Notes: This mushroom was part of a group of mushrooms that were small and large in size. It was freshly picked, about 30 minutes before the photo was taken, out of moist ground and growing just below a hugh bush of basil that was growing in my garden. I plant the basil on top of a mounded row covered by black plastic to prevent weeds. I wish I had taken a photo of them in the garden but did not realize it was so unique. It was definitely not very old and still moist but slightly leathery.
When I prepare my garden I amend the soil with mulch and this time it came from a 2 year old bed of bradford pear limbs that were chipped and piled on the foothills parkway so they they would start to rot and be a good nutrient for the garden.
There were lepotia under the other basil bush I planted about 8’ away growing at the same time and they looked totally different just like the ones in the Audubon book( Large, white, about 10" in size and made a white print.)I will upload a photo of this one also.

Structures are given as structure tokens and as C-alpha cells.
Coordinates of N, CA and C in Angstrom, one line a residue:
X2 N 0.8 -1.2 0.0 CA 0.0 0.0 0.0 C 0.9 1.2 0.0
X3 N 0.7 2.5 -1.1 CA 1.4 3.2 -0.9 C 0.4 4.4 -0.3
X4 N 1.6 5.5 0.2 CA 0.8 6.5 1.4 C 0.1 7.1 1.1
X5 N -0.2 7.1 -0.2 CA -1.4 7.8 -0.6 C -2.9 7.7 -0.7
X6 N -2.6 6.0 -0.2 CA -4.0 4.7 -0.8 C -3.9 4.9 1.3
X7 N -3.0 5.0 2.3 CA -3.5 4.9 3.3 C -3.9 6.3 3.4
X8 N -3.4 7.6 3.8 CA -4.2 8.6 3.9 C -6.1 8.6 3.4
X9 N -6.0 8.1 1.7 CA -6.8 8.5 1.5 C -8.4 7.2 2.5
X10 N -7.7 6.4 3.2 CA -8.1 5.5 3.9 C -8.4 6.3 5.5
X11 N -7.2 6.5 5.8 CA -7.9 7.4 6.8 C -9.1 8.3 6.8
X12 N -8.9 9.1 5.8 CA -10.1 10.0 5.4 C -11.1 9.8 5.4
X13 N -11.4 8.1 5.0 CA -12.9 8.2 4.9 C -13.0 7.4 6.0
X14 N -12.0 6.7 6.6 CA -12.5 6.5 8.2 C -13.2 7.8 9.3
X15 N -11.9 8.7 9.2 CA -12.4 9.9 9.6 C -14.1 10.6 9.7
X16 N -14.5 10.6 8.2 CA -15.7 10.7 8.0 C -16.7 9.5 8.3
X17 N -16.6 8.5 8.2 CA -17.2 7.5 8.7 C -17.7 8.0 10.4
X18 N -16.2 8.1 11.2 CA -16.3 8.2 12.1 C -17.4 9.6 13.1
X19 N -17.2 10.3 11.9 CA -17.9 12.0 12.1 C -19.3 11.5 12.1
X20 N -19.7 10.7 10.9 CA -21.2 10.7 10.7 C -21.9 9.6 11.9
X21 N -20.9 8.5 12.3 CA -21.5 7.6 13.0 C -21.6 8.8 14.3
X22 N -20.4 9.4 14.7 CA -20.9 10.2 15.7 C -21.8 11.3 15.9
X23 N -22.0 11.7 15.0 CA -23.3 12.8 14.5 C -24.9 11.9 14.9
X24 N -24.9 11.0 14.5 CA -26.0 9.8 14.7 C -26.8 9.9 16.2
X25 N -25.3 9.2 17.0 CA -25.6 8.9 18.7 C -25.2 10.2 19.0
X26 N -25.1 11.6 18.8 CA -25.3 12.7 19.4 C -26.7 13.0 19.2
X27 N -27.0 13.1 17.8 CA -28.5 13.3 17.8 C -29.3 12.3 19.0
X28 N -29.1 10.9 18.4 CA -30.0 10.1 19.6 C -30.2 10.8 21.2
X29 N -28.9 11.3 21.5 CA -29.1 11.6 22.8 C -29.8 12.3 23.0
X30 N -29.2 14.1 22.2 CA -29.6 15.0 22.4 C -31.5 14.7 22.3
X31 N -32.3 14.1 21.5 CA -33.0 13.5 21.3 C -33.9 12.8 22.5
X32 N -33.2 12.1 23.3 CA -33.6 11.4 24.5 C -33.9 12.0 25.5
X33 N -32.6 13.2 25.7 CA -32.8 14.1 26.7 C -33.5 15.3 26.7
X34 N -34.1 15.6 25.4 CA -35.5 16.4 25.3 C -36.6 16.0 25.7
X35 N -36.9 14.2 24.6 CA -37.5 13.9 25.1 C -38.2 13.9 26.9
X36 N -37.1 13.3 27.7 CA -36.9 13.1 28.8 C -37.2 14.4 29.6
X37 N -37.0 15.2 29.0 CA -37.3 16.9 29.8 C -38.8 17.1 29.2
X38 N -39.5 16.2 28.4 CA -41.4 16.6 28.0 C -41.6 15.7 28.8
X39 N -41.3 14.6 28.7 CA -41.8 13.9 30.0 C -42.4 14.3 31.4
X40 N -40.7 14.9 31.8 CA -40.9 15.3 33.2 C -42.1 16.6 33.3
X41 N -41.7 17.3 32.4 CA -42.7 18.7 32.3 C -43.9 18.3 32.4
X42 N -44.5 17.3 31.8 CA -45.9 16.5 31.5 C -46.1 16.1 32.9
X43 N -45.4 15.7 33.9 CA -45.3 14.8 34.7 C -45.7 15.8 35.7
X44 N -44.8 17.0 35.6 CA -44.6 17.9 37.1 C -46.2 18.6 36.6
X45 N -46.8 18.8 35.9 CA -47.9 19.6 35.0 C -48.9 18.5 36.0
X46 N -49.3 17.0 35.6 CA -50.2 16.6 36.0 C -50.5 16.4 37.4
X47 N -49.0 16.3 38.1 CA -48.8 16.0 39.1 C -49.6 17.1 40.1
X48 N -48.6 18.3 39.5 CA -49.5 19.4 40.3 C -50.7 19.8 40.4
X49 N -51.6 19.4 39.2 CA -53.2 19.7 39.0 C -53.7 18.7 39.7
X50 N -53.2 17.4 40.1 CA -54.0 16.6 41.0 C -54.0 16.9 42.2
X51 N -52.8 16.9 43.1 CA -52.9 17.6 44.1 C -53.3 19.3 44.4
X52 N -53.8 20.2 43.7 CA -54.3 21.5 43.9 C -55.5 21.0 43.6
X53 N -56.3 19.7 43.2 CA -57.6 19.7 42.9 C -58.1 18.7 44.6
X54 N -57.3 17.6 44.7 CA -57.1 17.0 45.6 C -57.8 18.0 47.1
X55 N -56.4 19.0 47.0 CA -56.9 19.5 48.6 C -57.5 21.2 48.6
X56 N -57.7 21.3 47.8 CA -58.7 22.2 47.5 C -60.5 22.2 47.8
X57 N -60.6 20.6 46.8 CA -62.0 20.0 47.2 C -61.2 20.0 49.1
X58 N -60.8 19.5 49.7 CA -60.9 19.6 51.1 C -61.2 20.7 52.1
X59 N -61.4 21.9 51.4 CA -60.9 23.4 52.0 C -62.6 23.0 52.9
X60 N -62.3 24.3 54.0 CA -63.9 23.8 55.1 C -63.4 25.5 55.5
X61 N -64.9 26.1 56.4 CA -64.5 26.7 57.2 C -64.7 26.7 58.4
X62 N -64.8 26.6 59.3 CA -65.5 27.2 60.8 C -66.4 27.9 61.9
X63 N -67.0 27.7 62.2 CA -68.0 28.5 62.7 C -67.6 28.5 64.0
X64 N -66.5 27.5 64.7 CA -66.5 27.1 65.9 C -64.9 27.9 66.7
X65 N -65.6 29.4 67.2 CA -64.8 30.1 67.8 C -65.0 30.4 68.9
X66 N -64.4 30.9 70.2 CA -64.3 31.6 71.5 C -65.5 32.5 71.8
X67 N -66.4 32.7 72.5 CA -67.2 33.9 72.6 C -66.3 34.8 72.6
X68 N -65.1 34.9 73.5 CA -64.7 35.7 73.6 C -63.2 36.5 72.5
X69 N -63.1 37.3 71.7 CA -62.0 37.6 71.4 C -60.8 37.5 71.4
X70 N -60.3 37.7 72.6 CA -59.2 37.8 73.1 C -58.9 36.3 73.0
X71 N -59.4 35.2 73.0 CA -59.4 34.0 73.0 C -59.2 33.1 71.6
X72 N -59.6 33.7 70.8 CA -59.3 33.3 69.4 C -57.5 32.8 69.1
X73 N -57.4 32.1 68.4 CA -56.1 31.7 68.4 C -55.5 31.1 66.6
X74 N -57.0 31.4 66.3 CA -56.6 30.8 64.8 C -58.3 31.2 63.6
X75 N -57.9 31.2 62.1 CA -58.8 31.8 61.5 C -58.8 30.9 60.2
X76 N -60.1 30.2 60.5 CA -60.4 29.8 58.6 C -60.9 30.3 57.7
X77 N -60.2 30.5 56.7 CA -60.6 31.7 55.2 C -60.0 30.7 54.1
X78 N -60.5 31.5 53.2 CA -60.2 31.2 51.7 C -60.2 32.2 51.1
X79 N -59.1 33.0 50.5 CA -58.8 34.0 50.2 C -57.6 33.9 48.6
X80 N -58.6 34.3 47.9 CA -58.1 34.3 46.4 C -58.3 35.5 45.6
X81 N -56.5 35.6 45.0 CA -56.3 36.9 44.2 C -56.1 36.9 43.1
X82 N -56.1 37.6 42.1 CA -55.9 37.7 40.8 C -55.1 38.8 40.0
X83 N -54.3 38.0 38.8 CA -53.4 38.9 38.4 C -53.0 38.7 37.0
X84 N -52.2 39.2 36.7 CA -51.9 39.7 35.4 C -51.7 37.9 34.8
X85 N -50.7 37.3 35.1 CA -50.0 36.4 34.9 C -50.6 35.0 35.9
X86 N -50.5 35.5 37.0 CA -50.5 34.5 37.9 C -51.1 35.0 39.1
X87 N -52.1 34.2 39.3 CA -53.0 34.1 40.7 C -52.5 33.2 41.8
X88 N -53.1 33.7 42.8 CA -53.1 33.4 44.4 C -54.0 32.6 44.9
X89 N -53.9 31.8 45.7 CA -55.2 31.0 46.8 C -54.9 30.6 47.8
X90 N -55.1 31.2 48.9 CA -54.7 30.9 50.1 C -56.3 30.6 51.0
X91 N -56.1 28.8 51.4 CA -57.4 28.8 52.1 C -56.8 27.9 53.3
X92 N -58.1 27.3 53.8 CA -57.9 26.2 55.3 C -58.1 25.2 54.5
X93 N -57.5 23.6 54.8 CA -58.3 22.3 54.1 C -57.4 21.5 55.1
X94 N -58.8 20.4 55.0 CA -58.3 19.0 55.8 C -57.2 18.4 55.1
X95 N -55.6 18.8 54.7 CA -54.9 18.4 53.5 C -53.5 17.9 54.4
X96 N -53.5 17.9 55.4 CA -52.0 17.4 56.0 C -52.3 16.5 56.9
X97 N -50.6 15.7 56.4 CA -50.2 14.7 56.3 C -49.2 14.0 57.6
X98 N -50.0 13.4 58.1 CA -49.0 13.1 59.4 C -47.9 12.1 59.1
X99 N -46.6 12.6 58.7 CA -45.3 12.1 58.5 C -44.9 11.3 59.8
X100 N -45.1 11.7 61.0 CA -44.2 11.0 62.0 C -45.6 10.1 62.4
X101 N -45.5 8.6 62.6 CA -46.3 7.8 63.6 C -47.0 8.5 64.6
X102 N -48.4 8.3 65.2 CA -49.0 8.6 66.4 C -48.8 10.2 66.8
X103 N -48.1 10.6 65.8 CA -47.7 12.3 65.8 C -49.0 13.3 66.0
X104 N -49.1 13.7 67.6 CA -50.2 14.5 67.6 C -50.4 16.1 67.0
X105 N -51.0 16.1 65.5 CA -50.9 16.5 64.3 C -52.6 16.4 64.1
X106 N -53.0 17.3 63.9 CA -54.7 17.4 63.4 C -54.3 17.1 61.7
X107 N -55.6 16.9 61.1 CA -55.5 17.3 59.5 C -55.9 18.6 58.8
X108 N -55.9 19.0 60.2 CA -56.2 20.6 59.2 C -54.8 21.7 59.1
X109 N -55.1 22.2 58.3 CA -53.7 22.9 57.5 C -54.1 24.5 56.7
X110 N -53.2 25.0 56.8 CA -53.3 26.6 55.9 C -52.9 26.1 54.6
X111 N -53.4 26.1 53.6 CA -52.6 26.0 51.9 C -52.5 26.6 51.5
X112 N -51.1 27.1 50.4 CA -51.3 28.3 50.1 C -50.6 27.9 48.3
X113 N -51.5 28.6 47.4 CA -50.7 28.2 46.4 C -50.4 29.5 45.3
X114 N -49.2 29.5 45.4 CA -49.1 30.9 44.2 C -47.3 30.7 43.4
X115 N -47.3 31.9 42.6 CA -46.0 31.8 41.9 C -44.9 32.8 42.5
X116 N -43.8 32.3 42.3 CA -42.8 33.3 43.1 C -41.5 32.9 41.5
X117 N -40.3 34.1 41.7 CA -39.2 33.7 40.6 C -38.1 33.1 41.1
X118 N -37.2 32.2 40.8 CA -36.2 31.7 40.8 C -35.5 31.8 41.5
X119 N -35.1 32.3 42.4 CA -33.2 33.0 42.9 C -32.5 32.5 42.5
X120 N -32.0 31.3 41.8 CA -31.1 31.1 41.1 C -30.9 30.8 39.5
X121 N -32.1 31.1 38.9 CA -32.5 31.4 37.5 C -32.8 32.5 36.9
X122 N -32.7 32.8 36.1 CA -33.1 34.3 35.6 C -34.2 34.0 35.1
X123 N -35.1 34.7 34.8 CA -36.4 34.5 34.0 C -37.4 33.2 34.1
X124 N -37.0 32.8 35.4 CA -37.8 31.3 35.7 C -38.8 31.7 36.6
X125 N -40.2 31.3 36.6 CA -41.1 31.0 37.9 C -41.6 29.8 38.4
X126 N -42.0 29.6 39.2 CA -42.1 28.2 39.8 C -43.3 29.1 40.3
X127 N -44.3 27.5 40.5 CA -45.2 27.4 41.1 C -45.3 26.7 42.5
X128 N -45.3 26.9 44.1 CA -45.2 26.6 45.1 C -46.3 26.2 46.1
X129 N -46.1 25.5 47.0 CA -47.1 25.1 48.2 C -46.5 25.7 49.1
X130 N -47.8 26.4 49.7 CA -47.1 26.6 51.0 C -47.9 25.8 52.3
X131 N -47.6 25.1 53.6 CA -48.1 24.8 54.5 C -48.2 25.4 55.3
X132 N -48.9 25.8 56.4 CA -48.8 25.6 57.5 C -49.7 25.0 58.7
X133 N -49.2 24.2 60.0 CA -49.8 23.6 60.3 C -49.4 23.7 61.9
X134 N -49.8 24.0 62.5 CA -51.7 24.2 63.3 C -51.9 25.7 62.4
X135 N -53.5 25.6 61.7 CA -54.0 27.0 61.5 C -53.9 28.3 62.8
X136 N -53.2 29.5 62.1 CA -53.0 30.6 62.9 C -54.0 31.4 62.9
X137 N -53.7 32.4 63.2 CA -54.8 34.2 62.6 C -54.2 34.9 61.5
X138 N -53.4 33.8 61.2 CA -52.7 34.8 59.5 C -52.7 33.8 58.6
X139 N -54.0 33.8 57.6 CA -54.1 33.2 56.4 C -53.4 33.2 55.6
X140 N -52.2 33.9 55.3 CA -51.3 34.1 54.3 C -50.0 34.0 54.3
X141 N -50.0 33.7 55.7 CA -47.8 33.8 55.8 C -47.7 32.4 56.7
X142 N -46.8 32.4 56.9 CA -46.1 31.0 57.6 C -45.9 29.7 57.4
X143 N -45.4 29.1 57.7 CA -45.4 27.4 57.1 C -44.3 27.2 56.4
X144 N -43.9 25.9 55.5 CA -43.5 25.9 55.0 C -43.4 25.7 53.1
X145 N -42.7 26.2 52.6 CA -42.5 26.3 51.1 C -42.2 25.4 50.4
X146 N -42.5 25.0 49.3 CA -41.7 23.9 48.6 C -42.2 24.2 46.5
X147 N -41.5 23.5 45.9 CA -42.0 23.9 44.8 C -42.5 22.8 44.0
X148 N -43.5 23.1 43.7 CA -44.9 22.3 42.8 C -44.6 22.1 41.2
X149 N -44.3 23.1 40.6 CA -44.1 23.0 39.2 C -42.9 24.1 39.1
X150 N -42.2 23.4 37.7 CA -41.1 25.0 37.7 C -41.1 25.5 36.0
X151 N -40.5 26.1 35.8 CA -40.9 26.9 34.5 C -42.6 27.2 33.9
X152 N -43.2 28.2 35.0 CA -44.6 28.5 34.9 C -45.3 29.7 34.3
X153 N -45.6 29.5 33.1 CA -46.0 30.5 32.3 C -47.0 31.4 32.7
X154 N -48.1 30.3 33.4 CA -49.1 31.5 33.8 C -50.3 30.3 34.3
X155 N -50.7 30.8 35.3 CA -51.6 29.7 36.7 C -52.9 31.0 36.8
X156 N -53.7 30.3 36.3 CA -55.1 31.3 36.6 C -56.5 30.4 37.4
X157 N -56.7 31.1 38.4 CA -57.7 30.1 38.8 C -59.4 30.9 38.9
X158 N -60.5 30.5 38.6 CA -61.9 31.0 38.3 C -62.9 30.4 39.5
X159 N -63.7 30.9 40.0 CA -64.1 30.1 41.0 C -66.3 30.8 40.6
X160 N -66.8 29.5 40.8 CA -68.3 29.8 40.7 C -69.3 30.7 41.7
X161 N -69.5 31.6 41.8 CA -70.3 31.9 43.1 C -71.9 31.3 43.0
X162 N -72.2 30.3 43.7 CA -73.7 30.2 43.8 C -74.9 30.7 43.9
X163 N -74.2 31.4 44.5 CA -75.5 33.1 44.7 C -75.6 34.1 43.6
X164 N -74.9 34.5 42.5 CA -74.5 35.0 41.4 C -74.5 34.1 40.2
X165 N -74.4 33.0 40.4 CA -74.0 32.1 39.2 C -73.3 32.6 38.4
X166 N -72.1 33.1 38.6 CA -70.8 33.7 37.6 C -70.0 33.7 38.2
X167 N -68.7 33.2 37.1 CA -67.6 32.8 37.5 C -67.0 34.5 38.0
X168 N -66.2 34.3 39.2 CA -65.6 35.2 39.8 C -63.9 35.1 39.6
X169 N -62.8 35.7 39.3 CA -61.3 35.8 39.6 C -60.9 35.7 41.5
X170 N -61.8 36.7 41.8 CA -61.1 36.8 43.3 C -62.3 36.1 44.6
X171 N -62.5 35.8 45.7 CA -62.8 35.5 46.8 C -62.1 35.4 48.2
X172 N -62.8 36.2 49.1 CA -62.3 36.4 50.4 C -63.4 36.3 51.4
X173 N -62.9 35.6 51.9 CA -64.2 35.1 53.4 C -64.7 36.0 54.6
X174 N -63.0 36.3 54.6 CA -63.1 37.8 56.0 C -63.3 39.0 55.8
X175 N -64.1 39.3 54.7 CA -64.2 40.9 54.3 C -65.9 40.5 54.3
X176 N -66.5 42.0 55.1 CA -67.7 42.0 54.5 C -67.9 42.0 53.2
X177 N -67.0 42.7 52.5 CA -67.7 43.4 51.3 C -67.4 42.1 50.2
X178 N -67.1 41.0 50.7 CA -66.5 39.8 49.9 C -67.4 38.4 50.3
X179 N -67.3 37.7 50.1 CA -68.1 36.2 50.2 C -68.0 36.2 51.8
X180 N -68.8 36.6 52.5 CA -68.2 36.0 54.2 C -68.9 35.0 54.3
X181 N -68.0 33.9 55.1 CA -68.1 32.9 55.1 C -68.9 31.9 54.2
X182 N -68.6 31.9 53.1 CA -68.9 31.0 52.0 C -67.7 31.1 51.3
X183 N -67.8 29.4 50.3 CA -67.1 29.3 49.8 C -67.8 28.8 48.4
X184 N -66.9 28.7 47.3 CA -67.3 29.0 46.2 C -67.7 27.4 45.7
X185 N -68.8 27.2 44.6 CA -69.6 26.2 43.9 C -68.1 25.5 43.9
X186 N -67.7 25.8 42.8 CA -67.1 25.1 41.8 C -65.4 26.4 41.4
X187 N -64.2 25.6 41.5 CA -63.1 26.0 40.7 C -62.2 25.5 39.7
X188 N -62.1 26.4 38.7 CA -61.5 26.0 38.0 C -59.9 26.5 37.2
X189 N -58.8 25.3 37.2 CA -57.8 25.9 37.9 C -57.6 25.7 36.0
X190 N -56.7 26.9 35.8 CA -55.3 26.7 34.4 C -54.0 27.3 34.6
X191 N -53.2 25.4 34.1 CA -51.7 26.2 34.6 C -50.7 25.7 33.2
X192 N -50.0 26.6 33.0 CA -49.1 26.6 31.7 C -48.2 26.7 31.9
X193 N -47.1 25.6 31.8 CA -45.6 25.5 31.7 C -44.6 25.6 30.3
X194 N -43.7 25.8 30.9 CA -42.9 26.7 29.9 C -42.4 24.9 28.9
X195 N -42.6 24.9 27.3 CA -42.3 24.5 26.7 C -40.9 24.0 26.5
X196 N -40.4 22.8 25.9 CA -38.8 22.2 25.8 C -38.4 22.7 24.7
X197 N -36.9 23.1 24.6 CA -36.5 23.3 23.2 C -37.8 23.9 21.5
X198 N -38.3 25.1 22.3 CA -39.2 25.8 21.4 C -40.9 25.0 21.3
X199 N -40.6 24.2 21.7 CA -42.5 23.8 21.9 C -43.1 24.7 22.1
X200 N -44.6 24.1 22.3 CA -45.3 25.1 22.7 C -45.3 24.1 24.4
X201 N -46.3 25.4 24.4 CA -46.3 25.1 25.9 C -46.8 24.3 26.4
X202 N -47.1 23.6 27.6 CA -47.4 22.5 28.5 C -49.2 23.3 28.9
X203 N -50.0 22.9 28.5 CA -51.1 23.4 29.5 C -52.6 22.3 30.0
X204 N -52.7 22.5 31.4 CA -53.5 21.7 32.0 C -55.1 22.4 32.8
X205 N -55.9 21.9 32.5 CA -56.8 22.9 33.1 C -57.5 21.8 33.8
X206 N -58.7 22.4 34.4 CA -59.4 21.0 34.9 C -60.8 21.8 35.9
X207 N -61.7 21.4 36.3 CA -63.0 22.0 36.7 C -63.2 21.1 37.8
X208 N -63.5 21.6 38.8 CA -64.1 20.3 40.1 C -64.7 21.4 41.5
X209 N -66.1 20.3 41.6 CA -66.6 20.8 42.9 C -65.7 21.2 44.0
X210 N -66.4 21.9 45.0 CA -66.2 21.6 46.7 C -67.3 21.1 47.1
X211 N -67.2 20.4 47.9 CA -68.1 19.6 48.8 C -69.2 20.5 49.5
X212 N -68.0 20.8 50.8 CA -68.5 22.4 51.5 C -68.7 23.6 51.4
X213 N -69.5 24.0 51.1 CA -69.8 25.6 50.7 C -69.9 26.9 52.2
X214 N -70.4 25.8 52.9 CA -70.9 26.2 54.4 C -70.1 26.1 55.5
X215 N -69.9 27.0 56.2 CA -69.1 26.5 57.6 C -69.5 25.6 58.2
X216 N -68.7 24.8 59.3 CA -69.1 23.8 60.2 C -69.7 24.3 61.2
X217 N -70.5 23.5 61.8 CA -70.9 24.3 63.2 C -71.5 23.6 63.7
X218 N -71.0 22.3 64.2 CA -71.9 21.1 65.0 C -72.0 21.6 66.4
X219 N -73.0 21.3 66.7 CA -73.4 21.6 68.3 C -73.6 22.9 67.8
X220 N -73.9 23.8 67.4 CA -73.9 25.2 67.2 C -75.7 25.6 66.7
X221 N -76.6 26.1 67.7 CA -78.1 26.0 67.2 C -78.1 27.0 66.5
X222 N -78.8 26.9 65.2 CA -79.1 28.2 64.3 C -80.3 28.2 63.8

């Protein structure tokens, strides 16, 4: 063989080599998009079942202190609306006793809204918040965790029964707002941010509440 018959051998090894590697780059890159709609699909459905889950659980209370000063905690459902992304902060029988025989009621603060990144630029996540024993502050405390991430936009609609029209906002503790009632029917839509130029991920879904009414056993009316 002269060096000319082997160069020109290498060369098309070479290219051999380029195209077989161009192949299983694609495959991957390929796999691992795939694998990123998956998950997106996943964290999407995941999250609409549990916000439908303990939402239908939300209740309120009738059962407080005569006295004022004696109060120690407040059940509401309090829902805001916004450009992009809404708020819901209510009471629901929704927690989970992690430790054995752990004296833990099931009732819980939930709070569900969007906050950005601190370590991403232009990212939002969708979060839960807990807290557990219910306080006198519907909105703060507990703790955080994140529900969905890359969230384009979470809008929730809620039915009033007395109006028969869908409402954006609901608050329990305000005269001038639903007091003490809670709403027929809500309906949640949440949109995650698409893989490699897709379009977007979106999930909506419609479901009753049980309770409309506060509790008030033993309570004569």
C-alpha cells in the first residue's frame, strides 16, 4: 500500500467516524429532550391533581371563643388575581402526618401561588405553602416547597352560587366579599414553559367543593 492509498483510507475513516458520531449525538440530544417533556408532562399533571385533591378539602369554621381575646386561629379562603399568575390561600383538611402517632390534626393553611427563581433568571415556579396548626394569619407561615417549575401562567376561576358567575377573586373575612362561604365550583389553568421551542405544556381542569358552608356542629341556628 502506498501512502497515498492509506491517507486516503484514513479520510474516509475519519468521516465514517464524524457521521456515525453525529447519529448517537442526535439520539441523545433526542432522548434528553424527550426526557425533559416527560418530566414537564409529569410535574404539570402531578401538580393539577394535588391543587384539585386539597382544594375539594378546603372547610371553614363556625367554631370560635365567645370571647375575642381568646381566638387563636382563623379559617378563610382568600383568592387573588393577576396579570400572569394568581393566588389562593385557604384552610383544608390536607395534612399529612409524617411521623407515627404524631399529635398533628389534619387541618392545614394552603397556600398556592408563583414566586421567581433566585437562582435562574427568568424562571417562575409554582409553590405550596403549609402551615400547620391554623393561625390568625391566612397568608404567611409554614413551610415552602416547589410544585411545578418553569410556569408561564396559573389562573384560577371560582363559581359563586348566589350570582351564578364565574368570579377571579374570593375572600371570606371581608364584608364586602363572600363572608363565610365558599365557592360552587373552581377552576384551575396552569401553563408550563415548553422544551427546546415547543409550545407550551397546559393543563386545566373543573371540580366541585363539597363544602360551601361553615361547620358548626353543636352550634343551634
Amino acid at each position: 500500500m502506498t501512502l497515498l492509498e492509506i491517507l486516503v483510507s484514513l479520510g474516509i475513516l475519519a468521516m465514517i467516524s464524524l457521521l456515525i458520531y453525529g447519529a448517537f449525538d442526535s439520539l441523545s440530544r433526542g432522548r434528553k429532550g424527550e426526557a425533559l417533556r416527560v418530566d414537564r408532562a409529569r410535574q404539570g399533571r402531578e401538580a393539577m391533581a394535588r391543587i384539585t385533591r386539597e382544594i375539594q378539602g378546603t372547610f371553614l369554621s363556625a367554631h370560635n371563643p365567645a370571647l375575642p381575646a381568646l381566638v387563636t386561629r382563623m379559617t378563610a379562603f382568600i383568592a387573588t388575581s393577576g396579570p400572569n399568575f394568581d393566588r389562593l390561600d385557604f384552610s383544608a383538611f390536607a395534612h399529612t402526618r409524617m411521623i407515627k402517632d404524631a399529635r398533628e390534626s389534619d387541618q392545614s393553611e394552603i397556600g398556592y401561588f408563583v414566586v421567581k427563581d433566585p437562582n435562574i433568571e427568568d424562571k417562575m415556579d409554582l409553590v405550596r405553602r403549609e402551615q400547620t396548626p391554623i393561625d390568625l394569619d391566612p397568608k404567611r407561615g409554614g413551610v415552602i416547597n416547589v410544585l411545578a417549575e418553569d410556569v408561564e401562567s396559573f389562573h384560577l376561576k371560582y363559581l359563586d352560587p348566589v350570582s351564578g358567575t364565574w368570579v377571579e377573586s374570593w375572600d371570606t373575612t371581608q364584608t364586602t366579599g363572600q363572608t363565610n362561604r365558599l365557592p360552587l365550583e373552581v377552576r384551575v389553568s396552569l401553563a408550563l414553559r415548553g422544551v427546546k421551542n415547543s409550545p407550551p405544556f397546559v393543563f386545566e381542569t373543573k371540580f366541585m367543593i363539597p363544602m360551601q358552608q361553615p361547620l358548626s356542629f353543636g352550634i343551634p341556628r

But, these were the same exact color of cocoa powder and looked like they had been dusted in it. I waited a few days to make a spore print so by that time it had dried too much.They did have an odd and unpleasant odor.
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|I’d Call It That||3.0||0.00||0|
|Could Be||1.0||5.30||1||(Dave W)|
sum(score * weight) /
(total weight + 1)
the brown mushroom seen in the top photos is the same type as the scaly white one seen below. The arrangement of the scales on the white one brings to mind L. americanus (formerly Lepiota americana). The spindle shaped stipe on the brown one is also a trait of L. americanus. Perhpas the brown one failed to mature in a normal fashion on account of unfavorable weather conditions. Or it may just be an old withered fruit body.
Created: 2011-10-16 05:43:18 PDT (-0700)
Last modified: 2011-10-16 06:23:45 PDT (-0700)
Viewed: 64 times, last viewed: 2016-11-11 15:31:39 PST (-0800)